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The Manna Stops Falling

September 30th, 2012by Gershom Gorenberg · 1 Comment · Judaism and Religion, Politics and Policy

Drafting the ultra-Orthodox is a diversion. It’s more important for their kids to learn math and English

Gershom Gorenberg

Prospect Magazine in the UK has posted my portrait of the crisis facing Israel’s haredim – and all the rest of us.

“The system just isn’t relevant to life,” says Asher Gold. He wears black trousers, a black velvet skullcap, and a pale lavender shirt, one shade from white, one shade away from the standard dress of the ultra-Orthodox Jewish male. The other four young men at the table are more circumspect about dissidence; they wear white shirts. The café where they’ve chosen to meet me is in a courtyard one flight down from street level in a Jerusalem commercial district: a place both public and removed from sight, appropriate for scathing words.

Gold, 25, is talking about the accepted course of ultra-Orthodox life in Israel, in which men devote much or all of adulthood to religious study rather than to making a living. “At some stage a person looks at the situation and says, ‘This just cannot continue,’” he says. “‘No one is throwing loaves of bread from heaven. You have to go to work.’”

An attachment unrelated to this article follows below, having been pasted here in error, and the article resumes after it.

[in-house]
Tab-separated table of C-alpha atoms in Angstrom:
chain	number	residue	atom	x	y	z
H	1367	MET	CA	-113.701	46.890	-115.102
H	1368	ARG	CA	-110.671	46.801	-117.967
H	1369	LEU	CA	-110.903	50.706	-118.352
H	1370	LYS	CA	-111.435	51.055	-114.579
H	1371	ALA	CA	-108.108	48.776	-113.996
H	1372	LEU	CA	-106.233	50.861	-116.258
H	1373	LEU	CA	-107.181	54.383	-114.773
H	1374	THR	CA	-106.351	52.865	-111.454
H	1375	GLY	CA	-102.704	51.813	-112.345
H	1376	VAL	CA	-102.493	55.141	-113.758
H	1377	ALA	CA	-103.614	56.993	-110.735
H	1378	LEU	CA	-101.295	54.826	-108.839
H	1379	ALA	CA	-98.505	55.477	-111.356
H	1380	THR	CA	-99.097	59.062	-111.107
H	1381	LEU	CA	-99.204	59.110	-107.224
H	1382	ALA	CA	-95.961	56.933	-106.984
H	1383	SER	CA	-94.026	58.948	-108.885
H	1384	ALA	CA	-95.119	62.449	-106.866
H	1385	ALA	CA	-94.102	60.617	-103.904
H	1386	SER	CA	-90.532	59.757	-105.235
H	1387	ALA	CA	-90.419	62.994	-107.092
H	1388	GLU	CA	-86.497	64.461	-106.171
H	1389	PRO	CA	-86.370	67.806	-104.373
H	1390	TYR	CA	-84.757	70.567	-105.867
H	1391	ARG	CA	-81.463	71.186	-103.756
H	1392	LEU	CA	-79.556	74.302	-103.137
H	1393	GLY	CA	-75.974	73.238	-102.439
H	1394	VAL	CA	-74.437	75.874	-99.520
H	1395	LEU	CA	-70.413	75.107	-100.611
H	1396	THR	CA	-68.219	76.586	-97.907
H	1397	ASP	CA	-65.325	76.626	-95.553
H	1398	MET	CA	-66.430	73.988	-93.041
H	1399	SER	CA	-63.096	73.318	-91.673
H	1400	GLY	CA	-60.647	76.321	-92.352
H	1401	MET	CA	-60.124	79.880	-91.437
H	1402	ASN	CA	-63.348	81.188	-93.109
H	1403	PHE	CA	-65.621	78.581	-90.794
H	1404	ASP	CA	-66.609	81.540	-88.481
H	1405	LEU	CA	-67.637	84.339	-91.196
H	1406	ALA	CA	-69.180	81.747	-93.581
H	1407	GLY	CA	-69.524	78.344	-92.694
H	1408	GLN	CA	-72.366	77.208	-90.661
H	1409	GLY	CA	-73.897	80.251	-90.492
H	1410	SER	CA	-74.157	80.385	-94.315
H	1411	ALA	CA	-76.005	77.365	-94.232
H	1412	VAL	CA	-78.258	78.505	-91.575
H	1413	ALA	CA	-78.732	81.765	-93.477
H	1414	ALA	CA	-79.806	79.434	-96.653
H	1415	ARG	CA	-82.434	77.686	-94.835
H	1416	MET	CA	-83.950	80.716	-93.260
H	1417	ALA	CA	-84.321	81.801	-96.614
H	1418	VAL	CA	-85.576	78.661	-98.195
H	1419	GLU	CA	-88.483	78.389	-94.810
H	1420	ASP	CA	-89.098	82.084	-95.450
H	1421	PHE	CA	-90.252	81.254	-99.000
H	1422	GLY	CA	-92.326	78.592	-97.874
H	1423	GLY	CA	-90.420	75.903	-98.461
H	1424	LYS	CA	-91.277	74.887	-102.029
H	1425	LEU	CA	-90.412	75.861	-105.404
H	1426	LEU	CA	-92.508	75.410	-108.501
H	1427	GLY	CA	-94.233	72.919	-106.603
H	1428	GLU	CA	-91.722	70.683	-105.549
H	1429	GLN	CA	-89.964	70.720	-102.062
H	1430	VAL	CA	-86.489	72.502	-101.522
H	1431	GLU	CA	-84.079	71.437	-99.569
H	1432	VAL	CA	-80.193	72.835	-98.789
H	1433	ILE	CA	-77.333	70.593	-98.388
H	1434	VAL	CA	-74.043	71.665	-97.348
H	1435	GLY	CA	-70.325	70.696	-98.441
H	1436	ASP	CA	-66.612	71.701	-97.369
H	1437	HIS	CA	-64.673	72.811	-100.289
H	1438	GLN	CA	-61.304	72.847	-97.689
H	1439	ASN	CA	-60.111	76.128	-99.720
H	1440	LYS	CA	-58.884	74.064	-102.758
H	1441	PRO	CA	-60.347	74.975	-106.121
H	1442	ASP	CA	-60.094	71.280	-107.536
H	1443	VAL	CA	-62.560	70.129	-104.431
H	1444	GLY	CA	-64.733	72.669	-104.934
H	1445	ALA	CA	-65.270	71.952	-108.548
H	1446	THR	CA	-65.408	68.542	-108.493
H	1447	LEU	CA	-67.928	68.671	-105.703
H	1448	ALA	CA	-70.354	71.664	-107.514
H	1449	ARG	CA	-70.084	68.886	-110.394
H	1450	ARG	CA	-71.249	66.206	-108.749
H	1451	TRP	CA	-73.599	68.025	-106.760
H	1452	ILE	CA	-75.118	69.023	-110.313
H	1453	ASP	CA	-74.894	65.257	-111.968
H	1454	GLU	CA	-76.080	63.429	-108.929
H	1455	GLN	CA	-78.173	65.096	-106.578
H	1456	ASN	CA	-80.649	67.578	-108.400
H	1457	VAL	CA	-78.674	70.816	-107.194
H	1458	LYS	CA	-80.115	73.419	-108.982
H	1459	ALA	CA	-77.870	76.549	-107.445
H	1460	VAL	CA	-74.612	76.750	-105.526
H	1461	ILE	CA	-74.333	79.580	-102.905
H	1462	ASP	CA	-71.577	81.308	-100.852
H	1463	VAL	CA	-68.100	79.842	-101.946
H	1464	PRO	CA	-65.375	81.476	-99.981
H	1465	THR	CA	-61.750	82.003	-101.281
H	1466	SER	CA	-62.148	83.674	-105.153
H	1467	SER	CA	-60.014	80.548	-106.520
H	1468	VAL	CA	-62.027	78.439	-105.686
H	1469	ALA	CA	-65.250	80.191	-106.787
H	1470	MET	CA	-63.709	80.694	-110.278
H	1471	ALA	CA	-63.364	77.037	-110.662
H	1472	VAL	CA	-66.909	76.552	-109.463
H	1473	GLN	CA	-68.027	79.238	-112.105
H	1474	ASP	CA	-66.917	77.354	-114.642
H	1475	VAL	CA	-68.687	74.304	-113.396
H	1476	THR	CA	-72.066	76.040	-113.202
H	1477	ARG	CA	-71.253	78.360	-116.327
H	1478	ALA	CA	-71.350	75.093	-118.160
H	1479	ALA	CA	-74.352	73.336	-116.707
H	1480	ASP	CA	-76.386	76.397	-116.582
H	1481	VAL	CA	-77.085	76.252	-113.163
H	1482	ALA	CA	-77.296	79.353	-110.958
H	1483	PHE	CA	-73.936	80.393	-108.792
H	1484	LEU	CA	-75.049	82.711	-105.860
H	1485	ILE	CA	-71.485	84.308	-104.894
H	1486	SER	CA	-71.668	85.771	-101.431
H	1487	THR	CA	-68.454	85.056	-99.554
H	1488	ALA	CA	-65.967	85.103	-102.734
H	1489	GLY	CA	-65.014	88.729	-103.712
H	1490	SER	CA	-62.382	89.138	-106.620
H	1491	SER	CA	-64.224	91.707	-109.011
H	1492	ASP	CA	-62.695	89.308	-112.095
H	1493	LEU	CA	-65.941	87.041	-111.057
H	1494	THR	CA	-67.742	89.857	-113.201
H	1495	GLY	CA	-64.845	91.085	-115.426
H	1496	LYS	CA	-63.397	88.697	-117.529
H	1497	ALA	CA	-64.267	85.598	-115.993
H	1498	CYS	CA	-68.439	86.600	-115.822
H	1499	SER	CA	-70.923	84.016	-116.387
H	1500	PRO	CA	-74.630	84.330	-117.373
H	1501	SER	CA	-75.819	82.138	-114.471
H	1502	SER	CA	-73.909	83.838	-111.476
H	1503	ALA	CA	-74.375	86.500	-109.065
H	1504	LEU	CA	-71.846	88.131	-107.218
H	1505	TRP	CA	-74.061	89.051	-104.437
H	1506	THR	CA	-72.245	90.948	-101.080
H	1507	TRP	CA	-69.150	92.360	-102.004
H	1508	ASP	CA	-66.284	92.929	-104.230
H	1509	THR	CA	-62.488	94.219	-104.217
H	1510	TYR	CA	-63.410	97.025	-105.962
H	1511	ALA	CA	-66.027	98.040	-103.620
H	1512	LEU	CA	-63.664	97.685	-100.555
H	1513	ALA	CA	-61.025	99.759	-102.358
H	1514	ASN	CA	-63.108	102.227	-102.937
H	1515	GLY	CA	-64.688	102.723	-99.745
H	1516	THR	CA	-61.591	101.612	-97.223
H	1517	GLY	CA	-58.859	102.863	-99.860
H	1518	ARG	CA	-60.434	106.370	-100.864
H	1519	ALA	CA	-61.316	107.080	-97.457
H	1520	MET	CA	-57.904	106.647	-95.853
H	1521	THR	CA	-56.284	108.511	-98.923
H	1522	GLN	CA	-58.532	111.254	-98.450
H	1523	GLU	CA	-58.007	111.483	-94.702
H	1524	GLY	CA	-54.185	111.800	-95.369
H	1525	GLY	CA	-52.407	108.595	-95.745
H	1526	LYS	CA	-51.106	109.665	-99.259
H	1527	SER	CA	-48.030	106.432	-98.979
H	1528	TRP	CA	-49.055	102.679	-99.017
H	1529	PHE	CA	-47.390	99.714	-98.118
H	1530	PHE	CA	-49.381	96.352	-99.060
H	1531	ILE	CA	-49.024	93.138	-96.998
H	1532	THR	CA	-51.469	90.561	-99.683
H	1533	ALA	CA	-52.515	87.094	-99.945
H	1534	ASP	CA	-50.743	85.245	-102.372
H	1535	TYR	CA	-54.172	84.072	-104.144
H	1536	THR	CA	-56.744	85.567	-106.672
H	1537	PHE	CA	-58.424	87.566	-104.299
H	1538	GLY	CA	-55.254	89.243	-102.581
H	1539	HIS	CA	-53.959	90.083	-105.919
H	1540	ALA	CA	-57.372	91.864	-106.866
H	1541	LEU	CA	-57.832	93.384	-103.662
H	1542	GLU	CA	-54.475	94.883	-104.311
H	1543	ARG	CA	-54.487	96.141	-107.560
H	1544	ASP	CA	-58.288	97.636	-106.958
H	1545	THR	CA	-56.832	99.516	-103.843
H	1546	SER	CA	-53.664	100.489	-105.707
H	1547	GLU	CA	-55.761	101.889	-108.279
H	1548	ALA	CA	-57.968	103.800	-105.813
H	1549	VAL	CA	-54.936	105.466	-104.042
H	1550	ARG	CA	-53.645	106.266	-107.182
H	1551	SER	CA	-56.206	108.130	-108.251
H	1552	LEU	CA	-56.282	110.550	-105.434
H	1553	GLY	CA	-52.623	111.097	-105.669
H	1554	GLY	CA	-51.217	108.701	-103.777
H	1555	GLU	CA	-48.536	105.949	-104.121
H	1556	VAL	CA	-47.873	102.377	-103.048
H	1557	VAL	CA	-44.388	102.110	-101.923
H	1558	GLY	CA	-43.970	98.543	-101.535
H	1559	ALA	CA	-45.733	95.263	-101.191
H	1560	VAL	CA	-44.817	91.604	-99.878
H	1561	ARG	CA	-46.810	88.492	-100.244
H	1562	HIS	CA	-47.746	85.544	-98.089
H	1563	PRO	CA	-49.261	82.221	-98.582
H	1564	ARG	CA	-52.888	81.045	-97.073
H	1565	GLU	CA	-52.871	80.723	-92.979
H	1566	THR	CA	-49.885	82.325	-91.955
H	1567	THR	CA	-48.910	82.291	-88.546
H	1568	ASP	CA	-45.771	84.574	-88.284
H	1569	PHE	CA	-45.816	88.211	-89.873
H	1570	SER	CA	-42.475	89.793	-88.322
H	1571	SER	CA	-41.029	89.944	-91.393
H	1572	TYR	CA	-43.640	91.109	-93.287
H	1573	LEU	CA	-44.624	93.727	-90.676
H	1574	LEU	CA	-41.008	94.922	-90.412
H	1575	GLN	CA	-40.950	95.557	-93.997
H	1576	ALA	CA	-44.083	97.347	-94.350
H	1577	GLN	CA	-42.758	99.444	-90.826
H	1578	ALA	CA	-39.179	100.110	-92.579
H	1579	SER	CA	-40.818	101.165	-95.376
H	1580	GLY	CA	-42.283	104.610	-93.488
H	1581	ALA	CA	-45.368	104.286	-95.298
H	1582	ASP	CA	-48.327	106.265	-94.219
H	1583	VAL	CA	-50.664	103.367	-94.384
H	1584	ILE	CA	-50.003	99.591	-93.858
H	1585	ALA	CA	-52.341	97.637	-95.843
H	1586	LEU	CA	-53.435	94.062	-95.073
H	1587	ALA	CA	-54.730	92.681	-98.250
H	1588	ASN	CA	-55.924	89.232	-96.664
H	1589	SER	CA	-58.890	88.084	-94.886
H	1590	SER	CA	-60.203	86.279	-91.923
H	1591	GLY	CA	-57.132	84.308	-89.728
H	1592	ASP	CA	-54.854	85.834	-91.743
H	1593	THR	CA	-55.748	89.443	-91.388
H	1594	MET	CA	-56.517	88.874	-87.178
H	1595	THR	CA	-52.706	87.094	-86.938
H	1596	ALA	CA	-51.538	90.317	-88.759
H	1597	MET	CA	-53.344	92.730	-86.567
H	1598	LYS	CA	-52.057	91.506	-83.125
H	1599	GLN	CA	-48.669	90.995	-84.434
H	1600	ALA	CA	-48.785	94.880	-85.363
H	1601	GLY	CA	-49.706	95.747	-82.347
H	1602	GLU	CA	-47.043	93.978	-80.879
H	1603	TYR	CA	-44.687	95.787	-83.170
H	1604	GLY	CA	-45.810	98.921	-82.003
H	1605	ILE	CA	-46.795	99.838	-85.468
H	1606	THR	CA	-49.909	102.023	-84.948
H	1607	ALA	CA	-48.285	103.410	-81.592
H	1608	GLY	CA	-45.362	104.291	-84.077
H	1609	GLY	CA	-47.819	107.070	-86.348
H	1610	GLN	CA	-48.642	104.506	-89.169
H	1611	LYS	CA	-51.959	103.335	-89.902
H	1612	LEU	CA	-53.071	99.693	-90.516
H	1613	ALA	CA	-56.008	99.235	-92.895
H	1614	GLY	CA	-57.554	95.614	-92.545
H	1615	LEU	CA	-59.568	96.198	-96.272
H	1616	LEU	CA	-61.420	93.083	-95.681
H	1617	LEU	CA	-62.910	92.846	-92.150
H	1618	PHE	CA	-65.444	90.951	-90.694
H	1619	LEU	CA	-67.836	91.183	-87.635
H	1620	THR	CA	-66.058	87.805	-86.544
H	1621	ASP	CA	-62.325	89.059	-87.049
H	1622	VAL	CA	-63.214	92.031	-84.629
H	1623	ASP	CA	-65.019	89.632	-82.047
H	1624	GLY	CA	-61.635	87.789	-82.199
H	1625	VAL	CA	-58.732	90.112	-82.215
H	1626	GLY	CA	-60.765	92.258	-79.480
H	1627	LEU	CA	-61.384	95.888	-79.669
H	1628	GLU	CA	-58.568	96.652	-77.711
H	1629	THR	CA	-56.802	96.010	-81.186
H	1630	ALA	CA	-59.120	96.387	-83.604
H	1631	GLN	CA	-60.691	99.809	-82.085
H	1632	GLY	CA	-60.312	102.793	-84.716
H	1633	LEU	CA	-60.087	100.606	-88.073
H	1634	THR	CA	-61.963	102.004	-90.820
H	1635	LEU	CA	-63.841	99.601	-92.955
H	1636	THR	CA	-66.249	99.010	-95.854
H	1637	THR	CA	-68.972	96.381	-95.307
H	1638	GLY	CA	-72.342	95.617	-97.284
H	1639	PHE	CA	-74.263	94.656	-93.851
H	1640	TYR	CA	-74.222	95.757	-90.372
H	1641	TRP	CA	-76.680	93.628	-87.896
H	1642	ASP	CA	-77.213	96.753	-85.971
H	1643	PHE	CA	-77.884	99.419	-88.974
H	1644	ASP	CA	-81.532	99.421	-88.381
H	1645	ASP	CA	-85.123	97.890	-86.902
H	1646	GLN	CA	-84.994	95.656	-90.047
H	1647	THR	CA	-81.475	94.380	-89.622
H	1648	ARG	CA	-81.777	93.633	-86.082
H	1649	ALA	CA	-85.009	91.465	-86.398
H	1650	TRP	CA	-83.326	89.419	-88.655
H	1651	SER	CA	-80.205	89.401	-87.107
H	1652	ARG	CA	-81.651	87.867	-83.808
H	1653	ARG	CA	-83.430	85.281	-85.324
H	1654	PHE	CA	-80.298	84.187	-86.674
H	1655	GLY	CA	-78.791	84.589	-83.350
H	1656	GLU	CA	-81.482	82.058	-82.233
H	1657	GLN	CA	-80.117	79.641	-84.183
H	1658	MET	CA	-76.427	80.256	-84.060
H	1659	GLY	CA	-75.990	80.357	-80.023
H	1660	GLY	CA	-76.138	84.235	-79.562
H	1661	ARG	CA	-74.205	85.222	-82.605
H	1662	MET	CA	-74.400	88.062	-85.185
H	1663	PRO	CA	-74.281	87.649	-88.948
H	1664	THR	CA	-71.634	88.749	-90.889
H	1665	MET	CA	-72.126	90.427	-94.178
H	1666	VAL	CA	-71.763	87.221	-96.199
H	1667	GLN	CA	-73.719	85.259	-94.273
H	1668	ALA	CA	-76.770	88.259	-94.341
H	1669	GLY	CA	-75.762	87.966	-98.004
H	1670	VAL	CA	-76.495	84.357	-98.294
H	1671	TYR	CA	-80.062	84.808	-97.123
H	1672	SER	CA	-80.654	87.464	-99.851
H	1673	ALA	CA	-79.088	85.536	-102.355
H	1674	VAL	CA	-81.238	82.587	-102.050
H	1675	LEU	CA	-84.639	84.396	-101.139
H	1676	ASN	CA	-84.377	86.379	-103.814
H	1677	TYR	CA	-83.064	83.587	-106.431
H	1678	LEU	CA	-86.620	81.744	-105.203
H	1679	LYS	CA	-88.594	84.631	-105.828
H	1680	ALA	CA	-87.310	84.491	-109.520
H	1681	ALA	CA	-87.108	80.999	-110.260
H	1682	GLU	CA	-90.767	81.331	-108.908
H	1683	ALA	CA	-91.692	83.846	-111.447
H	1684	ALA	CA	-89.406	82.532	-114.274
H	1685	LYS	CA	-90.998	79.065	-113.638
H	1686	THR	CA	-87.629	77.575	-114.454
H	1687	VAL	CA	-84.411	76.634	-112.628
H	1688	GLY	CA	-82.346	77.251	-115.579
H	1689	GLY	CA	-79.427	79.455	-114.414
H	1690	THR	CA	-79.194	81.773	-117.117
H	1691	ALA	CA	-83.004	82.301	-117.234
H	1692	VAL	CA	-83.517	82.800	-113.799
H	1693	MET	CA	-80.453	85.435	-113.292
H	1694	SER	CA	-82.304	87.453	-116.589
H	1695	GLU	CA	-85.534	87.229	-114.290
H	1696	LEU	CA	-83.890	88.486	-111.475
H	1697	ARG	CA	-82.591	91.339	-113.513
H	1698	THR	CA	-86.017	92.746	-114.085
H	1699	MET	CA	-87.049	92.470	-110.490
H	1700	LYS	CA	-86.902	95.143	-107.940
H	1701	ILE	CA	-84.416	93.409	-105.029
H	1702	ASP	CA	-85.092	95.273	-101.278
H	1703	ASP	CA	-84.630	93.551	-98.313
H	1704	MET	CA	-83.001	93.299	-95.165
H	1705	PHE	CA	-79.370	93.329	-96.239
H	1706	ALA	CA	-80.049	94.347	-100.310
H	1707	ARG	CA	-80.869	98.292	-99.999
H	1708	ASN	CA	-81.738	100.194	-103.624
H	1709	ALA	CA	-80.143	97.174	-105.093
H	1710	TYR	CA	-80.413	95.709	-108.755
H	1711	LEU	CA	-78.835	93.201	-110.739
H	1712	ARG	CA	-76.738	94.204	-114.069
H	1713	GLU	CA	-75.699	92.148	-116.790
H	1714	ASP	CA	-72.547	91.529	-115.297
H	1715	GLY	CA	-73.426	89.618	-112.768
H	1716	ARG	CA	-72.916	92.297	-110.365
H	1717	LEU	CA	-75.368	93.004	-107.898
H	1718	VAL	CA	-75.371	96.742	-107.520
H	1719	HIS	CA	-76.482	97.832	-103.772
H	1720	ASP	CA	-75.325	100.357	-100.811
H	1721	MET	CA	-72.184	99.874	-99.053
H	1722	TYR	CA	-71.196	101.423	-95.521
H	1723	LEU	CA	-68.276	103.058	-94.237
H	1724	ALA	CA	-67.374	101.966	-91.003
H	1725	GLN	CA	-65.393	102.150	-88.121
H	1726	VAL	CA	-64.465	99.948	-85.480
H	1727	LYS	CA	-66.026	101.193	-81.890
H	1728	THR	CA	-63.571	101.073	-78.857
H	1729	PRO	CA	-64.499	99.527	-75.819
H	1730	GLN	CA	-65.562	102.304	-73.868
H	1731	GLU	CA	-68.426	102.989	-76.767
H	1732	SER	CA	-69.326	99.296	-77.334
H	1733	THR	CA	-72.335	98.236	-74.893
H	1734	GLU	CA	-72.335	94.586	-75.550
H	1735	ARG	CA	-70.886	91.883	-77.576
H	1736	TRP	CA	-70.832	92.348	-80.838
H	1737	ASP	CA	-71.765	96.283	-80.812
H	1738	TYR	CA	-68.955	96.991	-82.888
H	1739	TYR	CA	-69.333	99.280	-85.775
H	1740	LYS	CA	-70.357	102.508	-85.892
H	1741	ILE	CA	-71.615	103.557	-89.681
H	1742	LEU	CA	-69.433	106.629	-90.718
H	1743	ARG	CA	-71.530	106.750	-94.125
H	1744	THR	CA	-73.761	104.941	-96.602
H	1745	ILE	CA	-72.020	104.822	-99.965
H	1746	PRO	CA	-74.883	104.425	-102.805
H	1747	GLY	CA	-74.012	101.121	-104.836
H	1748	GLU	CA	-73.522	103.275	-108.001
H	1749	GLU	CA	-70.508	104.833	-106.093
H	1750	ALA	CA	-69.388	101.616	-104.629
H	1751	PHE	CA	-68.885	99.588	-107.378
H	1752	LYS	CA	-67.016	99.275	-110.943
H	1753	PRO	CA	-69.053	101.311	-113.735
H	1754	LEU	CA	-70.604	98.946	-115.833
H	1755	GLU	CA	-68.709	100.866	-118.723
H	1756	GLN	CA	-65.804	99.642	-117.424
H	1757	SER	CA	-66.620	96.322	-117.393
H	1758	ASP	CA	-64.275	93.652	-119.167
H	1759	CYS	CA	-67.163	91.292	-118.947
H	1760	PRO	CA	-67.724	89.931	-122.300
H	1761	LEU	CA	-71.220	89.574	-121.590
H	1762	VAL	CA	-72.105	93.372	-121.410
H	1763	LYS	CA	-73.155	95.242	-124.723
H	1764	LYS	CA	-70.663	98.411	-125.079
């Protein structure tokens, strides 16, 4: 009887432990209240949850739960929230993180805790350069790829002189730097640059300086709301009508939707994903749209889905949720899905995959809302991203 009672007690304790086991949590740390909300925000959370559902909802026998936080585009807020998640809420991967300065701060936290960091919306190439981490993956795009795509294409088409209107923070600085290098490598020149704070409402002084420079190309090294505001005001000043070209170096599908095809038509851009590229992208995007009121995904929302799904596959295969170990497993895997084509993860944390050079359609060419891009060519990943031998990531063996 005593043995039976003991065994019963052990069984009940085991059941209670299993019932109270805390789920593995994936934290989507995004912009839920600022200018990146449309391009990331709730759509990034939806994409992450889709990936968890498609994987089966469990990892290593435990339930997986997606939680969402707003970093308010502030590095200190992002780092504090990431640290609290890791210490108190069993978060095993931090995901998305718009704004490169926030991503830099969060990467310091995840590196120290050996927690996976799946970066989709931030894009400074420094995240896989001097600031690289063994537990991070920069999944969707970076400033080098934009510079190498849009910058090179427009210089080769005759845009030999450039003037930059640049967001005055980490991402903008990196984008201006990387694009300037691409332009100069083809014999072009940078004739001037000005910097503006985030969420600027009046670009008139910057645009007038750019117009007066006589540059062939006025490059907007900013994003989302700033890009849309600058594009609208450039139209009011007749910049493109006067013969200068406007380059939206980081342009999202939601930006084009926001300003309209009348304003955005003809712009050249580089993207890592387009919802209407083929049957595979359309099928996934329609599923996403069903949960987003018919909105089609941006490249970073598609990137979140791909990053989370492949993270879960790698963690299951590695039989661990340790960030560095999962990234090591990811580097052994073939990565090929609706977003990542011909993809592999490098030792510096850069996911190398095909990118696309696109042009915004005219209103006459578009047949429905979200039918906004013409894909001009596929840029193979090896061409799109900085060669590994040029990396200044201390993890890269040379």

“The manna,” says Elimelech, another of the men, “isn’t coming down.”

“There was an ideal society, a society that can’t exist in the real world, and yet it existed,” says a third.

“People lived in a utopia,” says Gold, “until the reality shattered.”

Other Israelis would dismiss the assertion that ultra-Orthodox society was ever a utopia, noting that the manna that feeds it comes not from heaven, but from the government, and that too much is still falling. But they would not disagree that ultra-Orthodoxy as lived in Israel has become unsustainable.

Ultra-Orthodoxy is a subculture whose members live by a stringent version of Jewish religious law and belief and who seek to keep surrounding society at arm’s length. The means of being a people apart include dressing distinctively, living in self-segregated neighbourhoods and maintaining separate schools, where sacred texts are the main subject of study. Today’s Ultra-Orthodox Jews, or haredim, marry early and have many children. In Israel, where the military draft is universal for other Jewish men and most Jewish women, the ultra-Orthodox have been largely exempt.

This summer the issue of everyone bearing an “equal burden” for national defence has boiled over in Israeli politics. Yet the conscription argument may be a diversion from the real economic and political crisis. The haredi community is overwhelmingly poor, underemployed, and dependent on the rest of Israel. It is also growing rapidly, creating an ever-larger weight for wider society to carry. Unless ultra-Orthodox education changes and haredim are integrated into the workplace, the Israeli economy could collapse. “We could lose the country,” as a leading Israeli economist, Dan Ben-David, warns.

At the margins of ultra-Orthodox society itself, a sense of impending economic disaster is growing. Yet a change of direction is fraught with challenges. It requires haredi society to brave integration. It requires the state to spend more money, not less, on the ultra-Orthodox in the near term. The longer the change is delayed, the more politically difficult it will be to carry out. …

Read the rest here.

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